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creature of a day, though he offended the im... Creator of all. One, for an oath that gave his worldly profit; another, for a lie that brought hin real advantage; another, for sabbath breaking gave him even no present happiness, parted with eternal inheritance, everlasting life, the crown of gh and the bliss of heaven, and bought the condemnal. of God, the misery of never-ending despair, and torments of hell. O let the sinner talk no more of worldly interests suffering by religion. Every interes for time and eternity suffers by irreligion; and it us calls for faith in God's word to make us utterly ashame of all such objections.

Another objection commonly made against a practi cal obedience to the word is this--I CANNOT ATTEN? TO IT AT THE PRESENT TIME. Just very busy, I have many other things to think of, it would be so unse

seasonable, that I cannot now thisk of religion : a time will come when I may have more leisure.' The answer to all the soleinn truths heard is, like that of Felix to Paul, Go thy way for this time; when I have a convenient season, I will call for thee. But yon forget that the present is the only season you really havenow is the accepted time. Can you insure a future time? you cannot ! Can

you

be certain that if you neglect your eternal interests now, God will here. after give you his grace ? Oh, no! you forget that if the soul be lost, it is an irremediable loss; there is no future ransom.

By nature you will never have any other feeling than your present feeling of procrastination and delay; and if you trifle with God's present message

of mercy, under such a pretext, you make his very mercy, the reason for insulting him the more.

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ay, thoa nd it not be just then, if he never sends agaiu to you,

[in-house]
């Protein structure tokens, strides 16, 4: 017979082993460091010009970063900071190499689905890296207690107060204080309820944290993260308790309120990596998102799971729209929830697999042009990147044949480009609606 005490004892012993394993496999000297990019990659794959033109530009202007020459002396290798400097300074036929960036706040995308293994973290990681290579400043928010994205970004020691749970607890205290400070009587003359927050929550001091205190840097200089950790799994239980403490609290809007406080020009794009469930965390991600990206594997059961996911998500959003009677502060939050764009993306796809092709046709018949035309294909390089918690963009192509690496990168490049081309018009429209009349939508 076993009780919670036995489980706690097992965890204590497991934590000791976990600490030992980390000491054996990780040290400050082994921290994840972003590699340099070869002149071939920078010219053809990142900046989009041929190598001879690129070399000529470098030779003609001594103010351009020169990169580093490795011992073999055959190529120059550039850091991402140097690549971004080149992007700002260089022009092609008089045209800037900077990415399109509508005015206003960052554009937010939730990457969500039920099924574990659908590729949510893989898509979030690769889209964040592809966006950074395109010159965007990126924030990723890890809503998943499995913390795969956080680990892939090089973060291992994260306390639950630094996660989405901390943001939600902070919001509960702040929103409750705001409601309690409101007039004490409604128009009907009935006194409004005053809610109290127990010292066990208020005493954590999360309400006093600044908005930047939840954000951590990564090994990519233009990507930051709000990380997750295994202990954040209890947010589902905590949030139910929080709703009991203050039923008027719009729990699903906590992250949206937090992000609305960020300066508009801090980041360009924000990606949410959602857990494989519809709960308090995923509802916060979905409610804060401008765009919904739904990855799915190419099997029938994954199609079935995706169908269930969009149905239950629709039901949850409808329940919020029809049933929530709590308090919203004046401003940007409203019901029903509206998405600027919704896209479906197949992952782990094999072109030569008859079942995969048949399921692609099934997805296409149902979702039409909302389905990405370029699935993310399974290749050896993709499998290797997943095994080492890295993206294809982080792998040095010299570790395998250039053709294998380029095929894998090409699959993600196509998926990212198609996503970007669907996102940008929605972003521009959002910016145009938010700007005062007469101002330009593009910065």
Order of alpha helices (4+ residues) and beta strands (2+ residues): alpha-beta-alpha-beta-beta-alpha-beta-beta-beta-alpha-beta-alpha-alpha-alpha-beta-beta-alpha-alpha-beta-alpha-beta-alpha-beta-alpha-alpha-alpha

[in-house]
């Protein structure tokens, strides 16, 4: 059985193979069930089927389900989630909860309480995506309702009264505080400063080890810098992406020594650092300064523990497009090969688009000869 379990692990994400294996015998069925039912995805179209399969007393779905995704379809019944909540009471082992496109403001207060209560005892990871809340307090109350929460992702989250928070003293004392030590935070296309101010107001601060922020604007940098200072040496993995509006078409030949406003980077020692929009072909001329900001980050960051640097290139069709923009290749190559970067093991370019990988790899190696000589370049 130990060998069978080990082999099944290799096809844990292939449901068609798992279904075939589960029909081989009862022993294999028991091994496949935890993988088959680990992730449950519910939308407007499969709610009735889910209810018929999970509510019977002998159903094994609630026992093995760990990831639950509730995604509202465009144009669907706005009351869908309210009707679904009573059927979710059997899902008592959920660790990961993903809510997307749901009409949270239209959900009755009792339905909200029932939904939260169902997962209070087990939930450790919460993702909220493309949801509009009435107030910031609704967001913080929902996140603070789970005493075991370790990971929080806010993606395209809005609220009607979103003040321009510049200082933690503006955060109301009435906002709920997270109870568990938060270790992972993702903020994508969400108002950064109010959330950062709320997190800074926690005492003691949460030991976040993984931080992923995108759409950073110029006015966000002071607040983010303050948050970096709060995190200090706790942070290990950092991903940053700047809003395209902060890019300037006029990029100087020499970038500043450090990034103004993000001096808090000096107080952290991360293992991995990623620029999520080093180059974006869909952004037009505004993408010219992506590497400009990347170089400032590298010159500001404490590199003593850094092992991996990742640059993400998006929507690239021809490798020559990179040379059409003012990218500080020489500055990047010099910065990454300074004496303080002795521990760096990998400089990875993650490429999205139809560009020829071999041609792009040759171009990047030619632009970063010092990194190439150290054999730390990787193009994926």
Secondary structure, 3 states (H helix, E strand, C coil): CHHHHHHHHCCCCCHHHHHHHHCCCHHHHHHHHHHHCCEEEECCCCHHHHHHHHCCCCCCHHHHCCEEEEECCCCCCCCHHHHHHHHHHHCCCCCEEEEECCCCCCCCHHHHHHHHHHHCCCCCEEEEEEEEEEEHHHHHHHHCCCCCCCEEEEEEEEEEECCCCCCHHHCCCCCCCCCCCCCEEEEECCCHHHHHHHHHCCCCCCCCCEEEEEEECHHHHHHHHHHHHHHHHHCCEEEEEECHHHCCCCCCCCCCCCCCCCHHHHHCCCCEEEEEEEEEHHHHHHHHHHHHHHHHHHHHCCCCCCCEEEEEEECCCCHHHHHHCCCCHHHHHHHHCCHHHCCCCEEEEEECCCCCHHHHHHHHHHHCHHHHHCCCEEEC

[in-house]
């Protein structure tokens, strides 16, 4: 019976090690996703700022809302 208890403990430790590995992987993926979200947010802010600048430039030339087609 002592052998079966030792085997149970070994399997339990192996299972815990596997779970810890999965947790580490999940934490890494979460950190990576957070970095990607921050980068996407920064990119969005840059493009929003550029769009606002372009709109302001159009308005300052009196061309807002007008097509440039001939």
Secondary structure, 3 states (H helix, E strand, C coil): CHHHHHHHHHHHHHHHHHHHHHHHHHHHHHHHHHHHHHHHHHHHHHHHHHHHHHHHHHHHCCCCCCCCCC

1)ae, ter a crever again gives you the disposition to close with pacher, Áricious invitations ? What if the Gospel should never ther, Ár sure be sounded in

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ears!

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you should never prek bain be inclined to turn to God, but given up to a everlastya örldly heart!

Look at the state of mind of one ed, and be vakened to a sense of his true condition in a dying * f Jur! What would he not give for your present season les the sigarai repentance and attention to eternal interests! s3 by rken

Whatever be your occupations, he would think them all Fers baumiaf inexpressibly little importance, compared with the rd to make a salvation of his soul. How gladly would he part with

all those riches, and pleasures, and honours, for the sake palu mak #of which he neglected his soul, rather than hazard his this-dar everlasting welfare! Or, supposing a man to be so TING. Jo stupified, or hardened through sin, as to have no such er thingsnt views, will he be equally indifferent in the day of judgat I can ment, or when enduring the wrath of God iv endless when I min ruin? You cannot put off that day; you cannot defer solemn

that ruin! Almighty power girds you in; there is no - hy way to escaping the reach of his omnipotent arm !. O think how